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  • Writer's pictureThe Publishing Post

Upskilling Tips for CVs

By Sukhpreet Chana, Grace Edwards and Misha Manani 

A CV is a summarised story of your relevant achievements, skills and experience to show why you are a good fit and a strong candidate. They play a significant role in the application process when applying for jobs in publishing, whether it's permanent positions, internships or traineeships. It’s a key document for many hiring managers to evaluate your suitability for the role. We highlight how you can make your CV stand out when applying for jobs in the publishing industry. 

Structure of the CV 

  • Personal profile: Your CV should show your background in terms of what you are currently doing and where you are interested in going. You should also include your top three skills that are relevant to the job description. This section allows your personality, skills and experience to shine through. 

  • Experience: Detail your most recent experience in chronological order. You should bullet point the actions you carried out, as it allows you to further demonstrate your skills. 

  • Education: This should be the most concise section of the CV. Add your studies with your academic grades to give the recruiters an idea of your qualifications. It can demonstrate the knowledge you've gained in your academics and how you are different from other applicants. Check the educational requirements when applying.

  • Skills: This section should include the skills that meet the criteria of a job application. Split your skills into technical and soft to make it clear to the hiring manager.

  • References: You don’t need to write them down unless the job listing says otherwise, but you can write “references are available upon request” if you wish.

Dos and Don’ts 


  • Use active verbs: These words can help you be more specific about your actions and skills, especially in bullet points. Some examples to use on a publishing CV include “created”, “wrote”, “edited”, “communicated”, “organised”, “administrated”, “collaborated” and “scheduled”.

  • Tailor it to the job description: Highlight the keywords on the job advert which tend to be the skills, experience/tasks and personal qualities asked for. Use these in your CV to demonstrate that you are a good match for the role. Be honest and draw from your lived experience. The active verbs mentioned above can support this.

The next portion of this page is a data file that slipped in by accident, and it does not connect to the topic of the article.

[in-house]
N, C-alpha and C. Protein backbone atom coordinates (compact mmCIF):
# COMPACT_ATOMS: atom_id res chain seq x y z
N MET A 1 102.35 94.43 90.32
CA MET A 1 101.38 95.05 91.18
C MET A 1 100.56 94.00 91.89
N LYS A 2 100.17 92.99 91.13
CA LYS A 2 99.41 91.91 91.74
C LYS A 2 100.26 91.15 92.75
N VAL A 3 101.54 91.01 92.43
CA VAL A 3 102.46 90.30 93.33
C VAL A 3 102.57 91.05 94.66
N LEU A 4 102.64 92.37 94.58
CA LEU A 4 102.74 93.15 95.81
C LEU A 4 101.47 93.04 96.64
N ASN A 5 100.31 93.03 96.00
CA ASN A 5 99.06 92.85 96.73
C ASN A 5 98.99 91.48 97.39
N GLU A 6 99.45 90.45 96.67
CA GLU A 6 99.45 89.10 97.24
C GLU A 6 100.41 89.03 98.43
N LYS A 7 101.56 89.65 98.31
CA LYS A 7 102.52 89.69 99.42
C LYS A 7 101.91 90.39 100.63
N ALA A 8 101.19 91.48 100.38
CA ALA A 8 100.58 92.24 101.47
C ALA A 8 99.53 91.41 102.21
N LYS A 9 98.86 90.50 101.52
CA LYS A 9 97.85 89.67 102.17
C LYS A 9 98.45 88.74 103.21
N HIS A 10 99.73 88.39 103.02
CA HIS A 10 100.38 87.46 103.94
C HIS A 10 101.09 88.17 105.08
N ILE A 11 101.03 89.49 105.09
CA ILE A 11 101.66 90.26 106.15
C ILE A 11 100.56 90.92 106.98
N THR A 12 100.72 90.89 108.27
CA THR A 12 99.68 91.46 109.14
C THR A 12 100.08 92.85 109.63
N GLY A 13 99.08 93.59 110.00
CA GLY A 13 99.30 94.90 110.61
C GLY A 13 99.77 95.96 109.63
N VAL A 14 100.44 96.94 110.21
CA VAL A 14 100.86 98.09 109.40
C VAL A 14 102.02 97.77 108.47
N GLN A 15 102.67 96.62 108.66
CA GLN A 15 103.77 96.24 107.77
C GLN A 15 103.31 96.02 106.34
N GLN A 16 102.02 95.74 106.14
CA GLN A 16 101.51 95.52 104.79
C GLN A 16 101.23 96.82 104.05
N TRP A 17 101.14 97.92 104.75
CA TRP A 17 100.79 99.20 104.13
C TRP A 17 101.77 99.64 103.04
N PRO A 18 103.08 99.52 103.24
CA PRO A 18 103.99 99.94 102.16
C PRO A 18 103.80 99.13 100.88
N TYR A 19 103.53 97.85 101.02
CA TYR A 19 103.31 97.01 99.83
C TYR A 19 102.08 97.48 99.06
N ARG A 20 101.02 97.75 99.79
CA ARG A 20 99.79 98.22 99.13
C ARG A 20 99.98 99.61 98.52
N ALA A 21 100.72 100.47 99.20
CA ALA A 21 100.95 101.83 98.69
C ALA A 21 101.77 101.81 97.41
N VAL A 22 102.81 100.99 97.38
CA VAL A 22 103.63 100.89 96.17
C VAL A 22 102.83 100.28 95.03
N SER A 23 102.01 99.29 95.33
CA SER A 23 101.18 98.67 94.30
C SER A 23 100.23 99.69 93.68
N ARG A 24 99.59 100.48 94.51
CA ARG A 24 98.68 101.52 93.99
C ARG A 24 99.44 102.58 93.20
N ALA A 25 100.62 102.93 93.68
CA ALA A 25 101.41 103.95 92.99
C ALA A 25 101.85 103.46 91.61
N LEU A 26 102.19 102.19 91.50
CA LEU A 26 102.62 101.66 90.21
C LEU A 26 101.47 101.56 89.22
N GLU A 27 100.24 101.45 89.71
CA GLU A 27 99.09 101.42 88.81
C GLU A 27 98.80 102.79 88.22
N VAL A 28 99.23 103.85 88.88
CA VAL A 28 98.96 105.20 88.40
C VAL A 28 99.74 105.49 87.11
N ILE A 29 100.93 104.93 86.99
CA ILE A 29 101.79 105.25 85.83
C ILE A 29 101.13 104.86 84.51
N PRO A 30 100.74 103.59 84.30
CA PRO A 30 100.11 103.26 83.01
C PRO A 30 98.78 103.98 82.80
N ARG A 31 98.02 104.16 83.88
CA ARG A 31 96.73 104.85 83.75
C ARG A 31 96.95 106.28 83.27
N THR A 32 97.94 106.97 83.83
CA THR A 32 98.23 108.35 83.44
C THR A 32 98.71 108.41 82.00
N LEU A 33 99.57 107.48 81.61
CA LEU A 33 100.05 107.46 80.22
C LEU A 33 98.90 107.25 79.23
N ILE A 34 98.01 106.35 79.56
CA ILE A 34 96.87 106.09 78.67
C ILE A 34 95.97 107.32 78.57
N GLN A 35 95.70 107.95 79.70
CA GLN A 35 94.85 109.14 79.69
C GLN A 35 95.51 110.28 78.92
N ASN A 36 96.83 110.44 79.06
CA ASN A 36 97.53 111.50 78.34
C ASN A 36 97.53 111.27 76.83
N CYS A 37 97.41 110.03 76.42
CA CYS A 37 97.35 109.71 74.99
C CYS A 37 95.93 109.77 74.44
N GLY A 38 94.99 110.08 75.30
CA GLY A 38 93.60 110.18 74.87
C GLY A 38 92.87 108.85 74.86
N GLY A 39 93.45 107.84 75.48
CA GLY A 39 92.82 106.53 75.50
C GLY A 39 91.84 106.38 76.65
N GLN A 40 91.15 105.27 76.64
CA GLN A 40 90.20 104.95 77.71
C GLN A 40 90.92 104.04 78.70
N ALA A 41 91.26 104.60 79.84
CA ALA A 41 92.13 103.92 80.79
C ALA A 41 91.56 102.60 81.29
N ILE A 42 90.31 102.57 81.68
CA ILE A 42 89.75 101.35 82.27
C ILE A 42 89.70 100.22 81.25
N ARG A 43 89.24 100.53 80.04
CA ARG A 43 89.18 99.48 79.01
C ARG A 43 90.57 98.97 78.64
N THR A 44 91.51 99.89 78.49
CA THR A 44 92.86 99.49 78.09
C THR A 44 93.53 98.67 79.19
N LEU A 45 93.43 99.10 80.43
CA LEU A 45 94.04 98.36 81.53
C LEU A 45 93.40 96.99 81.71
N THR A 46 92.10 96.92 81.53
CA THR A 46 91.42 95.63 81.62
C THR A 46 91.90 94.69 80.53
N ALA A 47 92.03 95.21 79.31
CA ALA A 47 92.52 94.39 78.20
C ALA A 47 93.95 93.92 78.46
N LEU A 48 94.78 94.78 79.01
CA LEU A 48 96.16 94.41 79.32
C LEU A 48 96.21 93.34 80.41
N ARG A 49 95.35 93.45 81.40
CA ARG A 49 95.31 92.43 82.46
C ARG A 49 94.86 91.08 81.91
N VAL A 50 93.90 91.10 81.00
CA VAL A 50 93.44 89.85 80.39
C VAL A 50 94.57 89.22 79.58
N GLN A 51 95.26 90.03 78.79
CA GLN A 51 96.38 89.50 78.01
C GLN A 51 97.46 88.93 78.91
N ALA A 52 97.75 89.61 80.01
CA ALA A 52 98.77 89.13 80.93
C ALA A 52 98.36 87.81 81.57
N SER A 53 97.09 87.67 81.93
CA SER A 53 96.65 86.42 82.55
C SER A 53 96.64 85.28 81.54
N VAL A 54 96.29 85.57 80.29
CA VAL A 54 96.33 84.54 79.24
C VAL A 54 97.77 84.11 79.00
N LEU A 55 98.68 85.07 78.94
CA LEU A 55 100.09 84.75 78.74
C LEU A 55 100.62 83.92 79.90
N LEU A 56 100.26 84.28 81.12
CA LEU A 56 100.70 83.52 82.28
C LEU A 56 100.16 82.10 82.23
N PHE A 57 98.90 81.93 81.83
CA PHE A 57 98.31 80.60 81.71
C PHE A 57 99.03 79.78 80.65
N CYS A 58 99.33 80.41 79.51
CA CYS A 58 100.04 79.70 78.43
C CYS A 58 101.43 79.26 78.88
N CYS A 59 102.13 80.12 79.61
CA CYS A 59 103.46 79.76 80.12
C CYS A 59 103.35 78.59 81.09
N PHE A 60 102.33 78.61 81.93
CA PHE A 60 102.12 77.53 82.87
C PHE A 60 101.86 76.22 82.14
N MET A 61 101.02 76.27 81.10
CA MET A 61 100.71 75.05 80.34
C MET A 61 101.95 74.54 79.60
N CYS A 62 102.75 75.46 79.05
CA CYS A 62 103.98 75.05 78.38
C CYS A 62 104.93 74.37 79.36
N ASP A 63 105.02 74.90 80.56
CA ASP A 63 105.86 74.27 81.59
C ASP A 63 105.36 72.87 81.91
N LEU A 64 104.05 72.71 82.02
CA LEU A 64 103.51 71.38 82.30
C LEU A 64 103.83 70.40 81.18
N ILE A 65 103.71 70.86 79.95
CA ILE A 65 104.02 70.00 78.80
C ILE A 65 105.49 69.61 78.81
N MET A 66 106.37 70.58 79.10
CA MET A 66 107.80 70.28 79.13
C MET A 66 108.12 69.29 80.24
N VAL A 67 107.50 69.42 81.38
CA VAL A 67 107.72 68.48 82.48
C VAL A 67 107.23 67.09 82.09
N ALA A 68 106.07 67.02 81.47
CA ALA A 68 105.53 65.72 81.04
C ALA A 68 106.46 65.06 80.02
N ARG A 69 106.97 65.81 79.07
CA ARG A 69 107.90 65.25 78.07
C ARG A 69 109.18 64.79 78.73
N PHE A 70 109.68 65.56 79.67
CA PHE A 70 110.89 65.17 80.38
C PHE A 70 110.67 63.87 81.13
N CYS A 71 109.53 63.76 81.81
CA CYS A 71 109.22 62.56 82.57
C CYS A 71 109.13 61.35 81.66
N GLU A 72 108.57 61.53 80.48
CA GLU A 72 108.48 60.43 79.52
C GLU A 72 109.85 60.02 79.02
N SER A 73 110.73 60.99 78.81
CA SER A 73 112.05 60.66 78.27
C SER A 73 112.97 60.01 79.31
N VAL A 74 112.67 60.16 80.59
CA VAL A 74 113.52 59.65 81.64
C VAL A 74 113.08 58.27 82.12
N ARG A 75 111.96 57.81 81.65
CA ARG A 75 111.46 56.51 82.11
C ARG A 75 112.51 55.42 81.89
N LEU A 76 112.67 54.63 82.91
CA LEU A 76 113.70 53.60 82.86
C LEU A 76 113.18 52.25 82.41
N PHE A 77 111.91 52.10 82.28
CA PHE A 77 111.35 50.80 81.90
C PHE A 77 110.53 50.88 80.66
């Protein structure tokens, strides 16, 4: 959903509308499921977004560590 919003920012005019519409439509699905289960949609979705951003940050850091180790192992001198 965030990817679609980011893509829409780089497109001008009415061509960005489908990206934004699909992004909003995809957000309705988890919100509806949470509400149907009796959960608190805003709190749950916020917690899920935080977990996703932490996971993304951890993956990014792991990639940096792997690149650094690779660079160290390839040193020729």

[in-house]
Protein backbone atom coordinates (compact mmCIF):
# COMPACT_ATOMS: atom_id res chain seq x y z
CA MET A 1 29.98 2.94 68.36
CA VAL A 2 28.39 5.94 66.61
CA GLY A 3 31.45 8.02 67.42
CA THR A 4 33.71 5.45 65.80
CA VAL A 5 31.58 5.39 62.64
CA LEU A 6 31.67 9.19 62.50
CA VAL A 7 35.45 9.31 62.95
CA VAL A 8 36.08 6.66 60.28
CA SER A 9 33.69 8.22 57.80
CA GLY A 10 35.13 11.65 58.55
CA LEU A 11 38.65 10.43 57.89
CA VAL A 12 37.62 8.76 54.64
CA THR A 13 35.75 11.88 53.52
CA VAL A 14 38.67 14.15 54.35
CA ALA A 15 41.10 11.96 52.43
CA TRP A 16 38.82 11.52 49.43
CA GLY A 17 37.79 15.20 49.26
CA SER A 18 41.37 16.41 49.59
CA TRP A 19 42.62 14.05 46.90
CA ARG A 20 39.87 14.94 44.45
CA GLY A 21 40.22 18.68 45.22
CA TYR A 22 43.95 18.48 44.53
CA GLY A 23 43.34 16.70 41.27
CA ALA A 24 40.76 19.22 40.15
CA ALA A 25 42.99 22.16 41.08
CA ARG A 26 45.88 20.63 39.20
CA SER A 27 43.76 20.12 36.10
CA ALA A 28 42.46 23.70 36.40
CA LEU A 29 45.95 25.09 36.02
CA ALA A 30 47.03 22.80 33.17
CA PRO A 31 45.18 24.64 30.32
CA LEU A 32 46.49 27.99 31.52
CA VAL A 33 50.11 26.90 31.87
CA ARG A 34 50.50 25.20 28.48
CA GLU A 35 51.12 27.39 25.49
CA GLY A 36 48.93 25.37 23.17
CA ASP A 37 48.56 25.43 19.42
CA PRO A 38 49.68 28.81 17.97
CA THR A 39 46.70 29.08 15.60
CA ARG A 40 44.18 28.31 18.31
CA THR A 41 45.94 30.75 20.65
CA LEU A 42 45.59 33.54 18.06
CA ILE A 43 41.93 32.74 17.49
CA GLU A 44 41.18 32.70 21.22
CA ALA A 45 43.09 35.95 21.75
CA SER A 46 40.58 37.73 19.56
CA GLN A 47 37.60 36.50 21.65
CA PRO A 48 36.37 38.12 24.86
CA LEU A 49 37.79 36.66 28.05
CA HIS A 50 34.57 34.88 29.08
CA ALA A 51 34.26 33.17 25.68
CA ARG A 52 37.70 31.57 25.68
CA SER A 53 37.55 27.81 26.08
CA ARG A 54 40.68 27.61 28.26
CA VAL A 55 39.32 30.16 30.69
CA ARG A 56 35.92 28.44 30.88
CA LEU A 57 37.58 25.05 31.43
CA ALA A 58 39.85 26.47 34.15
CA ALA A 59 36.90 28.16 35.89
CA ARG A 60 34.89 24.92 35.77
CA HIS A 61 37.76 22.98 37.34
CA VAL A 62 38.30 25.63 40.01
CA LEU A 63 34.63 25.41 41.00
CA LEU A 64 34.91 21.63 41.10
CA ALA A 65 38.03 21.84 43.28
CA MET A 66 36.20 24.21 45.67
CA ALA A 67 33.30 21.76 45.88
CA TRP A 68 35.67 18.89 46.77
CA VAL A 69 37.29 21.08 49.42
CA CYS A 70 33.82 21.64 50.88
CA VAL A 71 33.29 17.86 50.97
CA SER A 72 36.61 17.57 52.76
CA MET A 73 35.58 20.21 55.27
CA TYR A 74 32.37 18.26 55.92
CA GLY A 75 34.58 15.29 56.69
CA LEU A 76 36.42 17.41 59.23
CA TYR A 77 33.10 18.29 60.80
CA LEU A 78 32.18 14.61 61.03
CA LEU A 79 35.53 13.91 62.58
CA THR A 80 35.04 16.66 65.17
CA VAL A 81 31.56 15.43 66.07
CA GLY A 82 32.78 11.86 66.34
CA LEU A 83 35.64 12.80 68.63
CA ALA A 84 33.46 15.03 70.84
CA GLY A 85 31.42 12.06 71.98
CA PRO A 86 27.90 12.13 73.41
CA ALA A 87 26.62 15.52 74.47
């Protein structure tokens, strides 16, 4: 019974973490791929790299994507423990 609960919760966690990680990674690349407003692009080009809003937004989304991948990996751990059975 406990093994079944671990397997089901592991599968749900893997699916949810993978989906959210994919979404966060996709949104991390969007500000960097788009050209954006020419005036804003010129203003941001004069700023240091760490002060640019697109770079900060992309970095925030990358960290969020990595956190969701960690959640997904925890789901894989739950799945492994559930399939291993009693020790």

• Research the mission statement and values: This can often be found on the website’s “About us” page. You need to show that you are a good cultural fit.  


  • Make errors: Always triple-check and read your CV out aloud. Get someone else to read it. Attention to detail is paramount in publishing, so a spelling, punctuation or grammar mistake won’t be viewed well. 

  • Disregard the types of books: Whether you are applying for editorial, rights, production, marketing, sales or a literary agency position, it’s important to know the genre and market they focus on, so you can show enthusiasm. 

  • Ignore the specifics: When writing your bullet points about each role, add quantitative detail. This puts your actions into context and provides evidence to support your point. For instance, the number of articles you have written, the number of people who attended an event you organised or the number of views/likes a social media post received. Briefly mention the results. This strengthens your application. 

Top Tips and Advice 

  • Make it easy to see who you are: Your name should be the biggest thing on your CV, with a header including your other important contact information. These should go at the top of your file to make it easy for hiring managers to get in touch with you. Also, instead of just naming your document as “CV”, make sure to include your name to make it easy for employers to find the relevant file for your application. 


  • Keep the layout simple: Employers will receive many applications for one job role, so it is important to make your document scannable. You have probably heard that hiring managers do not spend long reading each applicant’s CV, so you want to make information simple to process by making the document clear and easy to skim. Your CV should also be no more than two pages.

  • Demonstrate transferable skills: Don’t panic if you do not have any relevant professional experience specific to the job description you are applying for. Whether you are looking to change career paths or have had previous different work experiences before publishing, you will possess many soft skills that would be considered transferable and desirable such as communication, leadership and teamwork.

  • Stay up to date: Take time out of your schedule every couple of months or so to review your CV and make any necessary updates, such as new responsibilities or skills. Even if you are not currently job searching, there are many reasons why you should keep your CV fresh. 

Thank you for reading issue ninety! Join us again for Upskilling Tips for Cover Letters in issue ninety-one, which is the next one in our New Year career series. 



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